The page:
Portraits of James Madison, Isaac Brock, Dolley Madison, and Teyoninhokarawen
By a gentleman direct from New York, we learn that the bill for a declaration of WAR against England, was brought forward in the House of Representatives on Monday, and discussed until Wednesday last, and was finally carried by a majority of 25; but was arrested in the Senate by a majority of 1. Some amendments to the bill were made in the Senate, placing France in the same situation with England, relative to a declaration of war.
Read the full article in the Kingston Gazette of June 16, 1812, page 3, column 3.
The details may not have been perfect, but the New York gentleman’s report was fairly accurate. On Monday, June 1st, U.S. President James Madison delivered a message to Congress, listing America’s grievances against Britain, especially the fact that British ships were stopping American vessels in U.S. waters, searching them, and pressing American sailors into the British navy. Three days later, Congress voted 79-39 in favour of war, and within two weeks the Senate followed suit. On Thursday, June 18th, Madison did what no U.S. president had done before: he signed a declaration of war.
In Their Own Words
The President of the United States
“the business is become more than ever puzzling. To go to war with England and not with France arms the Federalists with new matter, and divides the Republicans. . .To go to war against both presents a thousand difficulties. . .The only consideration of weight in favor of this triangular war. . .is, that it might hasten through a peace with G. Britain or France. . .But even this advantage is not certain.”
- Excerpt from a letter from James Madison to Thomas Jefferson dated Washington, May 25, 1812, in Letters and Other Writings of James Madison, Fourth President of the United States, Volume 2, 1794-1815, page 535.
The President’s Wife
“My Dear Anna,–John Randolph has been firing away at the “House” this morning against the declaration of war, but we think it will have little effect. I told you of the Hornet and all the news it brought. We have nothing among ourselves worth repeating. Lucy writes often and is still delighted with Kentucky; our friends in Virginia are all well. My dear husband is overpowered with business, but is in good health. We had all the heads of departments here yesterday to dinner, with their wives.”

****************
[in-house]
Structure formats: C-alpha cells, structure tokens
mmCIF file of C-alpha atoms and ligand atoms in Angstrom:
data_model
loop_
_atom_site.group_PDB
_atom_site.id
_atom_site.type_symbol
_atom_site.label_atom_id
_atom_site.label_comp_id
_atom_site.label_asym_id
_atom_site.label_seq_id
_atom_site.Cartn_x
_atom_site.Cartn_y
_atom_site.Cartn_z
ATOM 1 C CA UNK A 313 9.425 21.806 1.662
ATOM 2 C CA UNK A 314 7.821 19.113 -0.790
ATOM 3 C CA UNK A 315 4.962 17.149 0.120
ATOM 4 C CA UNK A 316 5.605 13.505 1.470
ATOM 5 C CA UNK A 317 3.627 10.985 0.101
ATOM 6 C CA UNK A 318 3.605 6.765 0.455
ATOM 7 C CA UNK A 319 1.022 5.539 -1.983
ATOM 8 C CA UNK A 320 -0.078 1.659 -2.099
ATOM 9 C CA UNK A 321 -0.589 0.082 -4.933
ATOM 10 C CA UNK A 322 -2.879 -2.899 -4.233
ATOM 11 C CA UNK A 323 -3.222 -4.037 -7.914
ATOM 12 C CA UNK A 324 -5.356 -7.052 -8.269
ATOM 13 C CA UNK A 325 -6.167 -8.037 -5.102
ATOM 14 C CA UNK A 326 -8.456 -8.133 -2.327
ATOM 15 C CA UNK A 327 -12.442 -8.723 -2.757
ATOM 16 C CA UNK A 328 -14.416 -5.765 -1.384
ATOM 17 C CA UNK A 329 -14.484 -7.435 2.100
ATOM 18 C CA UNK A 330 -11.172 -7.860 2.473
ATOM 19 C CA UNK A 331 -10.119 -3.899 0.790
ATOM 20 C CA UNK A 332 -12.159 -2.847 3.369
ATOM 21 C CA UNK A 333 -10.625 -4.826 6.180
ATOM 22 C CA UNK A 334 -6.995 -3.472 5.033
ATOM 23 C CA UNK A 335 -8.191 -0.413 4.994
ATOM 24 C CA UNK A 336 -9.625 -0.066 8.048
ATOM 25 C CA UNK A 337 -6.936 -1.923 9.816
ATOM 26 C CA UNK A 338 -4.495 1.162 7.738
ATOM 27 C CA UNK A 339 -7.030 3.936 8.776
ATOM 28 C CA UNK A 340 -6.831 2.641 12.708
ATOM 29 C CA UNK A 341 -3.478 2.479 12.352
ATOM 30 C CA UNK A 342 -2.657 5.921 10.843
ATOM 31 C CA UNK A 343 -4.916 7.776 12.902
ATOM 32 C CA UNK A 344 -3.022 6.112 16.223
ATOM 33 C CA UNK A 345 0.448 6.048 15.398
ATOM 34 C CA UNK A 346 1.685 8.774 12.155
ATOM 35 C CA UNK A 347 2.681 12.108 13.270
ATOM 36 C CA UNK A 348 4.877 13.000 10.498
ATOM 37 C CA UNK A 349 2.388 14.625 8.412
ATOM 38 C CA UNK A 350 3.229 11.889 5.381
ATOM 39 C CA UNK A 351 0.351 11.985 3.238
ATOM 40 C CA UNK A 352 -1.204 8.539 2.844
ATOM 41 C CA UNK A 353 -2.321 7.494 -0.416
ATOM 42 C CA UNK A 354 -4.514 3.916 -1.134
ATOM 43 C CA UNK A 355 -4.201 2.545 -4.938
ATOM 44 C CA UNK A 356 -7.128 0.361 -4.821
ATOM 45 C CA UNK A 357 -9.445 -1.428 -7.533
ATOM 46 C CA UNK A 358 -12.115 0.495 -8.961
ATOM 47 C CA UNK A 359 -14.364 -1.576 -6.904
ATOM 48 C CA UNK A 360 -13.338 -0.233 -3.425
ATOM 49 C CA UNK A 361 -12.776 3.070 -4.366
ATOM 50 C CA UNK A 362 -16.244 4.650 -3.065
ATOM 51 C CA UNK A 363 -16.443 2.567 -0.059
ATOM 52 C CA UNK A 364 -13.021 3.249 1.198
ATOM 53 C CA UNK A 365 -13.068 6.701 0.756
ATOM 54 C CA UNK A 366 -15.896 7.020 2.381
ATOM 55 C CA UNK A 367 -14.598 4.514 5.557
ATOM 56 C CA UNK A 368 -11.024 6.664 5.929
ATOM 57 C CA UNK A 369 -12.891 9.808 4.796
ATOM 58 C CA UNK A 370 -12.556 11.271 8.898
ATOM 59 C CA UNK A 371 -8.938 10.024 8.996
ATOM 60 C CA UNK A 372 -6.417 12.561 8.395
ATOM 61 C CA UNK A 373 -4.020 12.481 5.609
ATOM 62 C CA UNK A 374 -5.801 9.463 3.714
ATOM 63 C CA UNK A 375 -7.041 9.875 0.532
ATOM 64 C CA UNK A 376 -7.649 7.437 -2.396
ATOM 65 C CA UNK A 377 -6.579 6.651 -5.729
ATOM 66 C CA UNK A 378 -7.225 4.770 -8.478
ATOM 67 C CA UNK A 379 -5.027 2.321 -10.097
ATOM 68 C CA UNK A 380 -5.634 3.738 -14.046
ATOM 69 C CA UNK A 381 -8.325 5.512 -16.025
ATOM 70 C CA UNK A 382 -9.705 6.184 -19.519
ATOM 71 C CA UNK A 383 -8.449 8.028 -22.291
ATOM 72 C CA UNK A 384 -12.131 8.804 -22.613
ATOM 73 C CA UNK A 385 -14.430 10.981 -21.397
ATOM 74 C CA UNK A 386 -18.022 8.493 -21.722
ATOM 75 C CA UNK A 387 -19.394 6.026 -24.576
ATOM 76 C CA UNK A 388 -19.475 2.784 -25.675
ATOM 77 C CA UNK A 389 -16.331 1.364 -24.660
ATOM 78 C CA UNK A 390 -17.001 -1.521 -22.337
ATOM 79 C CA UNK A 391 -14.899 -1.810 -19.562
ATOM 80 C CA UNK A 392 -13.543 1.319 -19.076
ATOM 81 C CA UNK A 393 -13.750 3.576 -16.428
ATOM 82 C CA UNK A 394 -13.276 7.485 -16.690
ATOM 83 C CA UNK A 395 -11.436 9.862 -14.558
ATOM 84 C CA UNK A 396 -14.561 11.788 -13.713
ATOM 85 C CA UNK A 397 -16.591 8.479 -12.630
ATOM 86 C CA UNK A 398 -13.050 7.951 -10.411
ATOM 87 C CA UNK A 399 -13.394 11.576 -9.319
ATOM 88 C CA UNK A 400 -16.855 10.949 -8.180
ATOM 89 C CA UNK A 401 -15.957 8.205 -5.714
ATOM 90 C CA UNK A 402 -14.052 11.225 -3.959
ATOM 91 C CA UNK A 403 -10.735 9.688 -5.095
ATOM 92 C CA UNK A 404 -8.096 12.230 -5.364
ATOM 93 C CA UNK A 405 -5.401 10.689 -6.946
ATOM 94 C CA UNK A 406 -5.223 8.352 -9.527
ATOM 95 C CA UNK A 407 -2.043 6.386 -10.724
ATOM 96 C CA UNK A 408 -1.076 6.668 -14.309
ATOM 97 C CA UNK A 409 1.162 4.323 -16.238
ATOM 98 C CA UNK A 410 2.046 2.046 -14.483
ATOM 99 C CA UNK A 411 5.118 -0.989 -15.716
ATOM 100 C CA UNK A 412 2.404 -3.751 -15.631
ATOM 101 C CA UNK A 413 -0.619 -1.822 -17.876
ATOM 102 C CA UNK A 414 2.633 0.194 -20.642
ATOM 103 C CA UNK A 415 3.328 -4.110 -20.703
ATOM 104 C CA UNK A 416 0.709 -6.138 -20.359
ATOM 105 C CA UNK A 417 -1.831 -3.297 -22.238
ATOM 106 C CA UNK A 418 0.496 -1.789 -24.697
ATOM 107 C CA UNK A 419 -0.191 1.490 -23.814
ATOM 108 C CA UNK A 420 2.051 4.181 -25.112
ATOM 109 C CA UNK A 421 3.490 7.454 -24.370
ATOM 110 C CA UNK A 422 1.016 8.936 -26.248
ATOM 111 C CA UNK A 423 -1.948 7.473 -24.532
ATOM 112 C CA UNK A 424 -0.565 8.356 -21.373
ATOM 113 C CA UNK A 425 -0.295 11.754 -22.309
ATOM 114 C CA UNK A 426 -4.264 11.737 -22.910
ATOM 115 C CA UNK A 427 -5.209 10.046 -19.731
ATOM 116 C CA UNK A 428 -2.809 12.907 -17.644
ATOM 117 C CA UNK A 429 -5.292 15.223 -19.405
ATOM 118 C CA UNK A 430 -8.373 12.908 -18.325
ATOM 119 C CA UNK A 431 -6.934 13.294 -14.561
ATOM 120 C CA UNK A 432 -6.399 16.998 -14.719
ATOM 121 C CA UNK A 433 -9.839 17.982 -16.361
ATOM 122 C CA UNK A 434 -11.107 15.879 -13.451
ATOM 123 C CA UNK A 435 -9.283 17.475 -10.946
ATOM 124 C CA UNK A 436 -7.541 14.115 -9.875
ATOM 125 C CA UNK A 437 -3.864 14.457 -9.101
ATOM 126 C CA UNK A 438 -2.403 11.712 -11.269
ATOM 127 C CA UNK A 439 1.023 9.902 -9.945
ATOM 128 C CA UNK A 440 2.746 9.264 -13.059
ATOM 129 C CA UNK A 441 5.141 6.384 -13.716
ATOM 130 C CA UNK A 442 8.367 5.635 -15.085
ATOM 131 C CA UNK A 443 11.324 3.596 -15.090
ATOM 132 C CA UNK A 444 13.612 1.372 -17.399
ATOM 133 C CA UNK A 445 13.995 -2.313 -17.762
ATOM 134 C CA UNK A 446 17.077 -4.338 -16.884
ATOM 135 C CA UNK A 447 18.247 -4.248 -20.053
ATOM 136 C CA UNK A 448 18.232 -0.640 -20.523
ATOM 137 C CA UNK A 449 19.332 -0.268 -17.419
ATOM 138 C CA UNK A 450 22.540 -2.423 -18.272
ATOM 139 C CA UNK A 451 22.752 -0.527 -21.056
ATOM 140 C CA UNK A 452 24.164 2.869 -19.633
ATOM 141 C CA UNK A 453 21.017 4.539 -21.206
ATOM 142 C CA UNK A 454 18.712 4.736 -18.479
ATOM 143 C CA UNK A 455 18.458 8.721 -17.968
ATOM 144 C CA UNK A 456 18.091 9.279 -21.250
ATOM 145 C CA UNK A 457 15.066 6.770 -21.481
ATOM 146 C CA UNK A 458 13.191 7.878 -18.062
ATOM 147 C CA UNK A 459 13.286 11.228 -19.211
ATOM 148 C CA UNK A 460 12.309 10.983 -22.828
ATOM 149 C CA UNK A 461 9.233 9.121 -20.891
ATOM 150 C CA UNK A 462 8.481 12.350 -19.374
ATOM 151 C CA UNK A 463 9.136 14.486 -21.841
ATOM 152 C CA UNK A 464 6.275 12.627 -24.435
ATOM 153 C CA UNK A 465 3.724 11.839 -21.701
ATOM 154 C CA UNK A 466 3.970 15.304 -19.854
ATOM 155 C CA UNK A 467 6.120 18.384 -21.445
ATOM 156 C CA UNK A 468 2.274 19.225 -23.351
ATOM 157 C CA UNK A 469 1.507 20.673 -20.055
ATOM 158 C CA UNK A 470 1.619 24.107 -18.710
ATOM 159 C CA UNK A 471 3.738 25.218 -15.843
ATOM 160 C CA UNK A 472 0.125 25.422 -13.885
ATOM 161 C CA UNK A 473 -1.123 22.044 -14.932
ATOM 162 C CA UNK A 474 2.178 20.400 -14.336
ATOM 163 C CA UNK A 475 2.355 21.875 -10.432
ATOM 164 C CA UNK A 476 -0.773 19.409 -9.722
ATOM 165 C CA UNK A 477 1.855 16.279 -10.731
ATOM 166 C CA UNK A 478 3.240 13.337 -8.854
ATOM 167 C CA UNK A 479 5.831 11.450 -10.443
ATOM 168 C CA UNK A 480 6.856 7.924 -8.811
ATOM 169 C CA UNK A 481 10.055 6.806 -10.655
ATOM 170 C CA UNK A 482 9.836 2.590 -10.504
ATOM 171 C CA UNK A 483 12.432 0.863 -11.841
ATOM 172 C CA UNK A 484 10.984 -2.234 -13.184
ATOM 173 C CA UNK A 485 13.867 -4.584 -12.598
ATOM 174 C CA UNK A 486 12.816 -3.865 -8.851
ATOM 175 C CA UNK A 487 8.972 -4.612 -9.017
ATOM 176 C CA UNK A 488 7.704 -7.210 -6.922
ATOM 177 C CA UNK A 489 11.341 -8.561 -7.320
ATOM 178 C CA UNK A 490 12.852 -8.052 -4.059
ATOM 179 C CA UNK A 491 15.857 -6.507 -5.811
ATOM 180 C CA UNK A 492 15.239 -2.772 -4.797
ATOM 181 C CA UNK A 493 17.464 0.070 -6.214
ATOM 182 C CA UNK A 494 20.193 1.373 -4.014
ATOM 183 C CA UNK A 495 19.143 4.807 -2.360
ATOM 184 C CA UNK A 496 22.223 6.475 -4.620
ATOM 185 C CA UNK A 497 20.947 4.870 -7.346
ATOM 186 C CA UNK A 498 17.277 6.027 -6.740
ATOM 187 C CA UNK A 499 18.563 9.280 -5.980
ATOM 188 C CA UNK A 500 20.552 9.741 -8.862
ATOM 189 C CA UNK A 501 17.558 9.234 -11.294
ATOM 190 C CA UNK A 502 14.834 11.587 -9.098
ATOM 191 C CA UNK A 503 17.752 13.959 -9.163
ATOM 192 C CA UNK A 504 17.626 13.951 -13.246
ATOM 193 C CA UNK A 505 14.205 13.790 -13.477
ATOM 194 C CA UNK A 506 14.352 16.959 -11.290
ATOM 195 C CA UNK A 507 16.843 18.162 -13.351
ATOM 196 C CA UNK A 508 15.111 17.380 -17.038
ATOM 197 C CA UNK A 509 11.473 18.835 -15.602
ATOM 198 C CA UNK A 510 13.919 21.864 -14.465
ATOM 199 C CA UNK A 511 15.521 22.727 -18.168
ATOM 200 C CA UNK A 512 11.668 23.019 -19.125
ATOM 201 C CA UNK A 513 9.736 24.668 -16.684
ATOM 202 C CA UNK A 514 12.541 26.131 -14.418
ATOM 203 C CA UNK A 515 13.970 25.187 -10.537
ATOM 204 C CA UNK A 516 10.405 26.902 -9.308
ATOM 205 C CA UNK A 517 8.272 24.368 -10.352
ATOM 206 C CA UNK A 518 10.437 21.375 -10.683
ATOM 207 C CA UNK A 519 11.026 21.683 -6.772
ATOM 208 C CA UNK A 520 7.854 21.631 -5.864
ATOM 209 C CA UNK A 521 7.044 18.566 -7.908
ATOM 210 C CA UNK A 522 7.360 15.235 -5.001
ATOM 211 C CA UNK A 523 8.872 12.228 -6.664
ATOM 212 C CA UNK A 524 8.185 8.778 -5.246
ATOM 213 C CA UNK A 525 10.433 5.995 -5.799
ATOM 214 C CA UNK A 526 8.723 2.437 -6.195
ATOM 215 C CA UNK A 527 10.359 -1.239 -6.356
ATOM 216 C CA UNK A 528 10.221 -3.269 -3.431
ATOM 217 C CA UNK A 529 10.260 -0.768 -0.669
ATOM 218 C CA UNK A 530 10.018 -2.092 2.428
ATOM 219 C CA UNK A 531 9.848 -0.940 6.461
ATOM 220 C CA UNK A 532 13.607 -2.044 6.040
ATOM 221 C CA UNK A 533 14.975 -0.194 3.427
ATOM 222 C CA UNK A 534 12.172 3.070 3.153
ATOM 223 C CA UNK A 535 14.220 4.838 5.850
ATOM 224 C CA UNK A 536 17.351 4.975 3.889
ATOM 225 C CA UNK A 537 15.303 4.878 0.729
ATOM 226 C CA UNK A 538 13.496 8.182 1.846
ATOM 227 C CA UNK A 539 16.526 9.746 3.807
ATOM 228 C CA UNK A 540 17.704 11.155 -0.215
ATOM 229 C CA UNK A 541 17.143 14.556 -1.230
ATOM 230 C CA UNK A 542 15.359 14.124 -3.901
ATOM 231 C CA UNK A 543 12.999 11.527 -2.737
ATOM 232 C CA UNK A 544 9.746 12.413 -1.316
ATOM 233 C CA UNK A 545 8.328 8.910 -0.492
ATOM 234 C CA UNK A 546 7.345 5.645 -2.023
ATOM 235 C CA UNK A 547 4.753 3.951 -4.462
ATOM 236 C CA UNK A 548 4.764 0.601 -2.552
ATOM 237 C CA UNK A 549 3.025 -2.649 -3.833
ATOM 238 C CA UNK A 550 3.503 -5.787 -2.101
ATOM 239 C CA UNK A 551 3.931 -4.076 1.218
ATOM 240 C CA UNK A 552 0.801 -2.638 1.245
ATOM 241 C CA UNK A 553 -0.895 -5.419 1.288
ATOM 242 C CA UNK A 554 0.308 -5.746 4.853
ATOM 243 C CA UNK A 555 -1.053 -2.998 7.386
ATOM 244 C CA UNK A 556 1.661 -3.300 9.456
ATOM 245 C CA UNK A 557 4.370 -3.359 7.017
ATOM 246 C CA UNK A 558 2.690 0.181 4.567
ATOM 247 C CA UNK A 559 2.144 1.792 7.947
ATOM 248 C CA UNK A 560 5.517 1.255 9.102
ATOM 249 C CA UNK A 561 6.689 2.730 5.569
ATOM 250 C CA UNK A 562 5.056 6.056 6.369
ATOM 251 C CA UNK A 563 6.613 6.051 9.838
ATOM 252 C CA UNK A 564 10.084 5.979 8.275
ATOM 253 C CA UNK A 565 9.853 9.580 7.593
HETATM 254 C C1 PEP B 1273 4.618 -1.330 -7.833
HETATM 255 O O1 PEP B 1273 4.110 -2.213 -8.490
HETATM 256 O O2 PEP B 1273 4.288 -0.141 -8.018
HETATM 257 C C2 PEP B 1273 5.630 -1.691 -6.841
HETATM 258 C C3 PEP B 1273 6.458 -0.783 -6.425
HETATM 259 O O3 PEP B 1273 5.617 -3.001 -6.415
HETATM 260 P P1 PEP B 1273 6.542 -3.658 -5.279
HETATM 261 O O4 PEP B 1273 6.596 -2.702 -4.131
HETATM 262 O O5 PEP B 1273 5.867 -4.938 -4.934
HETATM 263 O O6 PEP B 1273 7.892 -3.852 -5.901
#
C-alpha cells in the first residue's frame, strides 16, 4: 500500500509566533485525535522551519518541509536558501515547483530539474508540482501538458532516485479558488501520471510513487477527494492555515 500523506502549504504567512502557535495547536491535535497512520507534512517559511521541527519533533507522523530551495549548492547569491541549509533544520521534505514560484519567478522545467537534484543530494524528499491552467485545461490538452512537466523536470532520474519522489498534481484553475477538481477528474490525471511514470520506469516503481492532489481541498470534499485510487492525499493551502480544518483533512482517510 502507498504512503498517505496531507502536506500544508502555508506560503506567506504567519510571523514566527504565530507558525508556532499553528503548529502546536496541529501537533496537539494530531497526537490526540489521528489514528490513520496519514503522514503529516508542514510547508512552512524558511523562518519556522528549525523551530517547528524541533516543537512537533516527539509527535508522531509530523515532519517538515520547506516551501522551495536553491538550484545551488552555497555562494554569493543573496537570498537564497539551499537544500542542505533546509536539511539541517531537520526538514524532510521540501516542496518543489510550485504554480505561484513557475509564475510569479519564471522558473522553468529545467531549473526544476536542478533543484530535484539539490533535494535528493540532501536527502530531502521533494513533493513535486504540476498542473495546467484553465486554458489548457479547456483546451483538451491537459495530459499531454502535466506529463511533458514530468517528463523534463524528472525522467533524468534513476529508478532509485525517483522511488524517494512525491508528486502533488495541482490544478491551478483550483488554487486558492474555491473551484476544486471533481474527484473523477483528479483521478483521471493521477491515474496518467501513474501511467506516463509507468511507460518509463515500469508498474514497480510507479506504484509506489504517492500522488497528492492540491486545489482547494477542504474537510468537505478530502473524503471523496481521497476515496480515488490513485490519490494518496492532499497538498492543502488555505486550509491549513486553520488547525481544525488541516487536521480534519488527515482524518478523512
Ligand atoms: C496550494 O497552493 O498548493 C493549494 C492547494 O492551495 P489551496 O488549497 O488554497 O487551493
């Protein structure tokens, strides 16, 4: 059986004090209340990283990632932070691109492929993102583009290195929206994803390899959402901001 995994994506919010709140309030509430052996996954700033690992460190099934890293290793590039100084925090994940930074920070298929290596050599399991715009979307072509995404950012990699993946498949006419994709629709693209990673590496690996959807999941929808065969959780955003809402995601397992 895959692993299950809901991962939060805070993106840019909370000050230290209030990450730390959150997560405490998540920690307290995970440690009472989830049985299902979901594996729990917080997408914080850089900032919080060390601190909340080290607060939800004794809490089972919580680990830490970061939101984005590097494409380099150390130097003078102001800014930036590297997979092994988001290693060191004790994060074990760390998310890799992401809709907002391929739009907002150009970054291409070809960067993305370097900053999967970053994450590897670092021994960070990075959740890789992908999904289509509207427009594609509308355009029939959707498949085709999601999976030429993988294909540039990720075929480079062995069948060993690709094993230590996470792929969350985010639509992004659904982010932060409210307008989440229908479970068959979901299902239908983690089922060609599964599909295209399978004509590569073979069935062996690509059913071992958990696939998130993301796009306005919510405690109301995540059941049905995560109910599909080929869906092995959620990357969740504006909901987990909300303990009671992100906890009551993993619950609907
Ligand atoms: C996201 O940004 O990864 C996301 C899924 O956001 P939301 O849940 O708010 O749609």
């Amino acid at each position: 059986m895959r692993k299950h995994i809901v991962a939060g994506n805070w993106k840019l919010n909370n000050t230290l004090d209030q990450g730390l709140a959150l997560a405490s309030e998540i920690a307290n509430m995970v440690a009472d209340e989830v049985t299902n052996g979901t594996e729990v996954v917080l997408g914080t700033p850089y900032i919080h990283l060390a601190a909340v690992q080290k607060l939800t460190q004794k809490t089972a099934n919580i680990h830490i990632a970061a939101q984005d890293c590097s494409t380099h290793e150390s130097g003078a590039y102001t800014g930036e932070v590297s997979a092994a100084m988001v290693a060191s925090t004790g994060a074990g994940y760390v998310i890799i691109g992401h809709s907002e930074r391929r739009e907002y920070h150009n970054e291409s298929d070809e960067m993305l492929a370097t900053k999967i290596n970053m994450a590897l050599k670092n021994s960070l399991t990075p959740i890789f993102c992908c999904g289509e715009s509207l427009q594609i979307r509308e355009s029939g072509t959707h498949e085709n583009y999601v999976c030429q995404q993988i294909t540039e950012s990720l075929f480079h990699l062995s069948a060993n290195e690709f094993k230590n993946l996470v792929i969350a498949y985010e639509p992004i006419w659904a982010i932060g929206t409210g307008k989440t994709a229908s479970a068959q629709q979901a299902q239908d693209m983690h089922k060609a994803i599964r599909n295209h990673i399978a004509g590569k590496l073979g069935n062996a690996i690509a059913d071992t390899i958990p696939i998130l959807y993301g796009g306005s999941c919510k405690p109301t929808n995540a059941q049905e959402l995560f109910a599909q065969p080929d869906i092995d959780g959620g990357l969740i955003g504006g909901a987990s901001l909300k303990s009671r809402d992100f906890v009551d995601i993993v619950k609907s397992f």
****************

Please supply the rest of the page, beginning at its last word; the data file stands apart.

- Excerpt from a letter from Dolley Madison to her younger sister, Anna Cutts, dated Washington, May 12, 1812, from The Memoirs and Letters of Dolly Madison, wife of James Madison, President of the United States, 1886, page 79.
Leaders of British Forces in Canada
“I have great satisfaction in telling you, that I have reported the Glengary light infantry more than complete to the establishment of 400 rank and file. . .I am assured from various channels that the men I have got are generally young, rather too much so, and of a good description, there being very few Yankees amongst them.”
- Letter from Colonel Baynes to Major-General Brock from Quebec, May 14, 1812 in The Life and Correspondence of Major-General Sir Isaac Brock, K.B., 1847, page 172.
“The troops will be kept in a constant state of readiness for service, and Colonel Proctor will direct the necessary guards and patrols, which are to be made down the bank, and close to the water’s edge.”
- Order written by Major-General Isaac Brock, Niagara, 27th June, 1812, from the book District General Orders of Maj.-Gen. Sir Isaac Brock from June 27th, 1812-Oct. 16th, 1812.
First Nations Leaders
“In June 1812,–a Deputation of the Younger Chiefs from the Ondowaga, Onondague and Cayugwas living within the American Boundary, came to the council fire at the Grand River; –they avowed their Motive was to commune with their Brethren, that they might avoid involving themselves in the difficulties attendant on War. . .Billy, as speaker for the Deputation, arose and spoke to this purport,–“Brother,–We have come from our homes to warn you, that you may preserve yourselves and families from distress. We discover that the British and the Americans are on the Eve of a War,–they are in dispute respecting some rights on the Sea, with which we are unacquainted;–should it end in a Contest, let us keep aloof. . .”
- The Journal of Major John Norton [Teyoninhokarawen] 1816, (Publications of the Champlain Society), Toronto : Champlain Society, 1970, page 289.
- James Madison, on the website of the James Madison Museum in Virginia.
- Dolley Madison, on the Digital Edition website of University of Virginia Press.
- Isaac Brock, in the Dictionary of Canadian Biography.
- Teyoninhokarawen [Major John Norton], in the Dictionary of Canadian Biography.